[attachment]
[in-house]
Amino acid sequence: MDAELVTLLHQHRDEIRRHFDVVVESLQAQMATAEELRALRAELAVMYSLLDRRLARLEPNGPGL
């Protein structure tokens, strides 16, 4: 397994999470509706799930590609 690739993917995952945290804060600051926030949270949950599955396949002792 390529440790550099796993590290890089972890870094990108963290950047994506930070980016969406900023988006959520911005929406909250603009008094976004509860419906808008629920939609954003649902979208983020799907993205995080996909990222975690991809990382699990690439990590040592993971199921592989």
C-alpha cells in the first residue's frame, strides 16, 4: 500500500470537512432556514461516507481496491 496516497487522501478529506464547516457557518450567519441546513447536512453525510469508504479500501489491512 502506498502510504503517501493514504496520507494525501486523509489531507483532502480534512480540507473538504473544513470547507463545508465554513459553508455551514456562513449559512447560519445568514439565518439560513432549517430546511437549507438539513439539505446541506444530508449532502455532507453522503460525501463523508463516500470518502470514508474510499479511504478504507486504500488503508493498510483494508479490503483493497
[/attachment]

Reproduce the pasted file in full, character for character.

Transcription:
[in-house]
Amino acid sequence: MDAELVTLLHQHRDEIRRHFDVVVESLQAQMATAEELRALRAELAVMYSLLDRRLARLEPNGPGL
């Protein structure tokens, strides 16, 4: 397994999470509706799930590609 690739993917995952945290804060600051926030949270949950599955396949002792 390529440790550099796993590290890089972890870094990108963290950047994506930070980016969406900023988006959520911005929406909250603009008094976004509860419906808008629920939609954003649902979208983020799907993205995080996909990222975690991809990382699990690439990590040592993971199921592989």
C-alpha cells in the first residue's frame, strides 16, 4: 500500500470537512432556514461516507481496491 496516497487522501478529506464547516457557518450567519441546513447536512453525510469508504479500501489491512 502506498502510504503517501493514504496520507494525501486523509489531507483532502480534512480540507473538504473544513470547507463545508465554513459553508455551514456562513449559512447560519445568514439565518439560513432549517430546511437549507438539513439539505446541506444530508449532502455532507453522503460525501463523508463516500470518502470514508474510499479511504478504507486504500488503508493498510483494508479490503483493497